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"Collapse of Parenting" or Collapse of Care? It's open season on parents--mostly moms--yet again

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With the release of Leonard Sax's "The Collapse of Parenting" we have yet another book highlighting the failures of American parents. And, like others that have come before, this one has been met with glowing reviews. Today's parents are too permissive, says Sax. More interested in befriending than leading children, parents create unhealthy family dynamics. As a physician, Sax is witness to these dynamics, and he asserts--while citing supporting studies--that they are harming our children.

I am a parent educator. I am also a teacher, a friend and a mom. As such, I have seen all levels of skill, manner of intent, and types of behavior from parents. Certainly, I have witnessed what looks like parental abdication of leadership to a toddler, young child or teen. So, yes, parents can be too tired, too overwhelmed, too anxious, too uninformed, or, perhaps, too unaware to carry their role into every context in which they may be observed.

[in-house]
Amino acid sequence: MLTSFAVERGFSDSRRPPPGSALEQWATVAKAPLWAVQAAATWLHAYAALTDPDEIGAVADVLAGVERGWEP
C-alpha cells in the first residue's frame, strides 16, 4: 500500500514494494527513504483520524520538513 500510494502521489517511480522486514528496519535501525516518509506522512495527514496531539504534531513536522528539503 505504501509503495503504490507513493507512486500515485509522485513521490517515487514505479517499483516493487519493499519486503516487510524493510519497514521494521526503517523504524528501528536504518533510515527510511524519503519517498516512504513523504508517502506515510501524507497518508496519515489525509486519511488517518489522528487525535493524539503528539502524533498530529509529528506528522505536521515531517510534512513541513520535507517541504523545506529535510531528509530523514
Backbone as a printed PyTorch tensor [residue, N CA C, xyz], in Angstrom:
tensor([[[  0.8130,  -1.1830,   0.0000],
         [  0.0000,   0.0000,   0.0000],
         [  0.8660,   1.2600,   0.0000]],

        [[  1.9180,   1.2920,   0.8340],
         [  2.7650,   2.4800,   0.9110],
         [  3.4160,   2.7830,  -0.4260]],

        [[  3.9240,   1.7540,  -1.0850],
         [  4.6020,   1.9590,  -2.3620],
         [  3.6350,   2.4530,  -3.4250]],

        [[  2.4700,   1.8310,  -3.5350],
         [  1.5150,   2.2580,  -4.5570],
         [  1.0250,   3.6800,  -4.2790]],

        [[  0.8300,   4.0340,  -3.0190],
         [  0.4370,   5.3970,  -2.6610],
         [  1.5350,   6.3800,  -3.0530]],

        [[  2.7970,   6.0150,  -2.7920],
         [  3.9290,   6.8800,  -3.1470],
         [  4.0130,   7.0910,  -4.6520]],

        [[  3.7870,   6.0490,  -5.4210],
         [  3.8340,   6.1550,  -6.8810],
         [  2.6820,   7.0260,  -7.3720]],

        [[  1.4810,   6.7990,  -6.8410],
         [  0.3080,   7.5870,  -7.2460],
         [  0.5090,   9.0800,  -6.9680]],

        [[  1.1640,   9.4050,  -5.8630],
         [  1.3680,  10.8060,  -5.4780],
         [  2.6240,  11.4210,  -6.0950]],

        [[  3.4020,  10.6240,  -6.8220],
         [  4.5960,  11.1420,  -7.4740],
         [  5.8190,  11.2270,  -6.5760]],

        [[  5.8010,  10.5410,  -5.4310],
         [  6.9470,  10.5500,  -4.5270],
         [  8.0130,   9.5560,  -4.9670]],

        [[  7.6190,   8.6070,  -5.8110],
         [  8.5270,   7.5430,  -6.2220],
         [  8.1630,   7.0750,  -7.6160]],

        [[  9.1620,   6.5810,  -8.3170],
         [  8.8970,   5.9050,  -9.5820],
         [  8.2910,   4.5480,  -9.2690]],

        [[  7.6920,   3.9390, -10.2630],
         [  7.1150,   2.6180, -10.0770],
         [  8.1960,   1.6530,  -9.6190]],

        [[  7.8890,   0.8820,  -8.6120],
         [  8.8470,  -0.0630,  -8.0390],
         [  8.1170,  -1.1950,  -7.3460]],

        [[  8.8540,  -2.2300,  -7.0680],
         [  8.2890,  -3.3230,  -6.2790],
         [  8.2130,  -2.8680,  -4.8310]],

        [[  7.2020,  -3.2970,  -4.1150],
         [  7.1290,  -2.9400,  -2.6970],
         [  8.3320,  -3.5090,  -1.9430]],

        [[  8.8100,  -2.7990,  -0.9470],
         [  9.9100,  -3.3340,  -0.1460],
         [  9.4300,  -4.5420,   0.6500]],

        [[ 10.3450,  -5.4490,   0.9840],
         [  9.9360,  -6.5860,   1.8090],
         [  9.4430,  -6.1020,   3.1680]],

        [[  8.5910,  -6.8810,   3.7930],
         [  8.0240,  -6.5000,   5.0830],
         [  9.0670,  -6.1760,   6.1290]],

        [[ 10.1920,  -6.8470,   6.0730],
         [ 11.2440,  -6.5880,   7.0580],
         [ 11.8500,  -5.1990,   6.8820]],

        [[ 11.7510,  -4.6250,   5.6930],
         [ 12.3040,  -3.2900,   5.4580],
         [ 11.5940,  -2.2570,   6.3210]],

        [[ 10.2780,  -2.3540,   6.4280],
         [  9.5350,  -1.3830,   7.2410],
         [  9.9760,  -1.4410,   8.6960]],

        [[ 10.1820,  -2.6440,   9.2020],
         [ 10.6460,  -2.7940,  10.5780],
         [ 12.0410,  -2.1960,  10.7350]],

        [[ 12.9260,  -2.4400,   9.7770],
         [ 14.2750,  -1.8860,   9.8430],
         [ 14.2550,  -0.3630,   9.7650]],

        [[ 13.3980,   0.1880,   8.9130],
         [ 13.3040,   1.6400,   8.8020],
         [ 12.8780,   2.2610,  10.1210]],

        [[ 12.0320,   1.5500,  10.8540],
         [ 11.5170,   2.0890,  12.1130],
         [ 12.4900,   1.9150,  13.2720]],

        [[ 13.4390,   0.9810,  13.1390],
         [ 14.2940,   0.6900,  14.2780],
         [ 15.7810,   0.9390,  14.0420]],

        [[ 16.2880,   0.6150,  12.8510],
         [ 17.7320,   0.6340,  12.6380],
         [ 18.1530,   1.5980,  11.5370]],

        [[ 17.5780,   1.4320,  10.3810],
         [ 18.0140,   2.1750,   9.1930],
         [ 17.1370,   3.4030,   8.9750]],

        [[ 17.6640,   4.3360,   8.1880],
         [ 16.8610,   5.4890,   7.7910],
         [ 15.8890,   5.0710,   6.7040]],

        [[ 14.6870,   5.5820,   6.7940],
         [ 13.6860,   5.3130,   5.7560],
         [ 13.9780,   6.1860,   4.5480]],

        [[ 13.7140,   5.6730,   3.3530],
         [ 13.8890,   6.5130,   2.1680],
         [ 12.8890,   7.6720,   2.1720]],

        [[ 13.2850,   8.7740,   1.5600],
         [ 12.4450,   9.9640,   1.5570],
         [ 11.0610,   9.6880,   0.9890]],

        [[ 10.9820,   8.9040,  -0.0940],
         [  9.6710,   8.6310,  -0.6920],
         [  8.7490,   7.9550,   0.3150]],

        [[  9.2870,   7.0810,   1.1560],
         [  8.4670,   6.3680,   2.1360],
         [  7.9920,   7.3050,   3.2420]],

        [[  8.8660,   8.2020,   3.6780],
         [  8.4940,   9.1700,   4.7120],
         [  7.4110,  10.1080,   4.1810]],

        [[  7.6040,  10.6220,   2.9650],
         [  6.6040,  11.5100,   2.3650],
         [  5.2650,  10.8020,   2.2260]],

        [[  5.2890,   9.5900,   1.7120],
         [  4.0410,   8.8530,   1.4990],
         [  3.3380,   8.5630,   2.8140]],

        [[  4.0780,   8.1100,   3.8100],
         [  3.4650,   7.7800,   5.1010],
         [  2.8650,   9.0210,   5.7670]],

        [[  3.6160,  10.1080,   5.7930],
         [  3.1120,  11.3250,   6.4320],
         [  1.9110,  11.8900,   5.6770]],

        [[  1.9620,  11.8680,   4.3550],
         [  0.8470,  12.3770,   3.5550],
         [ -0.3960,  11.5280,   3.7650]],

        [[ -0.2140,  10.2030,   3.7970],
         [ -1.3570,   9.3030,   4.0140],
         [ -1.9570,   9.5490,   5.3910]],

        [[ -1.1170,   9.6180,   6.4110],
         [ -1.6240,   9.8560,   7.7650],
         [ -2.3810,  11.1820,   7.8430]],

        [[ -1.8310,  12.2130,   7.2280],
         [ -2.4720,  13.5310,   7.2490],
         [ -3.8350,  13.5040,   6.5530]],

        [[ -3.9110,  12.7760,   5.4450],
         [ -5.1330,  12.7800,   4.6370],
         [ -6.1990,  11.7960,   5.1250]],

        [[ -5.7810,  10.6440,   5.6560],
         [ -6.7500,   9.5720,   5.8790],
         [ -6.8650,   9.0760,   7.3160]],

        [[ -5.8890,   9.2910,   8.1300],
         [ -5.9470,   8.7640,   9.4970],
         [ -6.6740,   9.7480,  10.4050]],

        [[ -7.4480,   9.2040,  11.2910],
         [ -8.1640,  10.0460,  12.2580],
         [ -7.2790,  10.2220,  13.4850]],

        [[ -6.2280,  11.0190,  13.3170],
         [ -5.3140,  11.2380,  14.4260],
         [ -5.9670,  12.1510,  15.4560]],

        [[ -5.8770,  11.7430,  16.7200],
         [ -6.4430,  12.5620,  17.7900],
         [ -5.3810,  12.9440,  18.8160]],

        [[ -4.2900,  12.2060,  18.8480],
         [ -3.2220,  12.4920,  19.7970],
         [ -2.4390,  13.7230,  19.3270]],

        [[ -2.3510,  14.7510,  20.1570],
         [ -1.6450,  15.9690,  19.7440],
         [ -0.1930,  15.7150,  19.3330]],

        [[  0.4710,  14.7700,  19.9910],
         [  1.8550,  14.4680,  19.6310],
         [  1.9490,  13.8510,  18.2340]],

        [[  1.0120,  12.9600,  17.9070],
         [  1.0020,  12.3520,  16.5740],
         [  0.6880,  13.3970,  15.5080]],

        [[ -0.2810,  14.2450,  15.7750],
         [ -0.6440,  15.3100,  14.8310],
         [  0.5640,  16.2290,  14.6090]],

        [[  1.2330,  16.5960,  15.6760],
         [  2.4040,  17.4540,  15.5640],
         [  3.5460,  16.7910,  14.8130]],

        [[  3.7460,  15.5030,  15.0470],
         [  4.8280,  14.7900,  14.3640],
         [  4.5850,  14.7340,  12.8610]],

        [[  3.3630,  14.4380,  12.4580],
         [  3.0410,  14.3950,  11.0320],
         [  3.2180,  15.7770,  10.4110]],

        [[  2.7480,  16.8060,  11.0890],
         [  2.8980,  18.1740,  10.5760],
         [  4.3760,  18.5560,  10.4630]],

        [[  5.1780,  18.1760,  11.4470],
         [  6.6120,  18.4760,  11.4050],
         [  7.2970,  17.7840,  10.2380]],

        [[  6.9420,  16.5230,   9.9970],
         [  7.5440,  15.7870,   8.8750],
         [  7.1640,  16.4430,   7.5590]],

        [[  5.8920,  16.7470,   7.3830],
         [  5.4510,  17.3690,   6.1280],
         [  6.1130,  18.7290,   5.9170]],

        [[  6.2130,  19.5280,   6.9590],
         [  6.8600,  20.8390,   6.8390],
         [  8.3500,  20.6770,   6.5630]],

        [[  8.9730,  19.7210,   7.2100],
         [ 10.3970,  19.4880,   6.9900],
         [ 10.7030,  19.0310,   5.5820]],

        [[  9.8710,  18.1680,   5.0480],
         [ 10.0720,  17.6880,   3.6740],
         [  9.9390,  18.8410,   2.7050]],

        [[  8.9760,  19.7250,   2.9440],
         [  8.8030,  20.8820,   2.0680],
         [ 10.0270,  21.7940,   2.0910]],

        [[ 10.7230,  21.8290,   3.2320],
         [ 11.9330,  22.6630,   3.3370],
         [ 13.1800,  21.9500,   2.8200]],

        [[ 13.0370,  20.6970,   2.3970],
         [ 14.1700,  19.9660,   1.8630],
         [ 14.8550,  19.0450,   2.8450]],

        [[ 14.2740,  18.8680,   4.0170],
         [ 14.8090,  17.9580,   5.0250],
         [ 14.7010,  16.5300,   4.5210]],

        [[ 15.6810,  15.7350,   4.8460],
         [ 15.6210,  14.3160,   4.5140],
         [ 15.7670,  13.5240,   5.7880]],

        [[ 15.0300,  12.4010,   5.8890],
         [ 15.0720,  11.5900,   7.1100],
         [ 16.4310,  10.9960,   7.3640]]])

My response, however, is not to log each of these examples so that I can share them in print as a broad criticism of the whole of American parents who are struggling day-in and day-out to offer the best of themselves in both fun and trying moments. I would not do this for many reasons, but, first and foremost, I would not do it because criticism without care is counterproductive, whether it is directed at children, at learners, or at parents.

When Sax shares examples of his doctor office interactions with parents and kids, where does he express care for the parents? And, further, where does he shoulder his responsibility as a physician-leader to model an alternative path for the "offending" parents? To prevent myself from falling into the same criticism-without-care trap, I will instead offer, as a model, some ways in which he (and anyone) as a physician or co-adult leader could have carried this responsibility into these interactions.

One anecdote that Sax uses as an exemplar of his thesis is an office visit that devolved into a physical power struggle to gather a throat swab. The problem was the mother who asked the 6-year-old child if it was okay to have the doctor look in his mouth. In this instance, the doctor, as responsible adult in a leadership position, could have coached both parent and child by simply reframing the mother's words: "Mom forgot to tell you that when we try to find out why throats hurt the doctor needs to see in there. You look worried. You don't have to worry. Doctors are helper friends when people don't feel well." Then the doctor could lead into a developmentally appropriate distractor question like, "What flavor is the best ice cream for a sore throat?"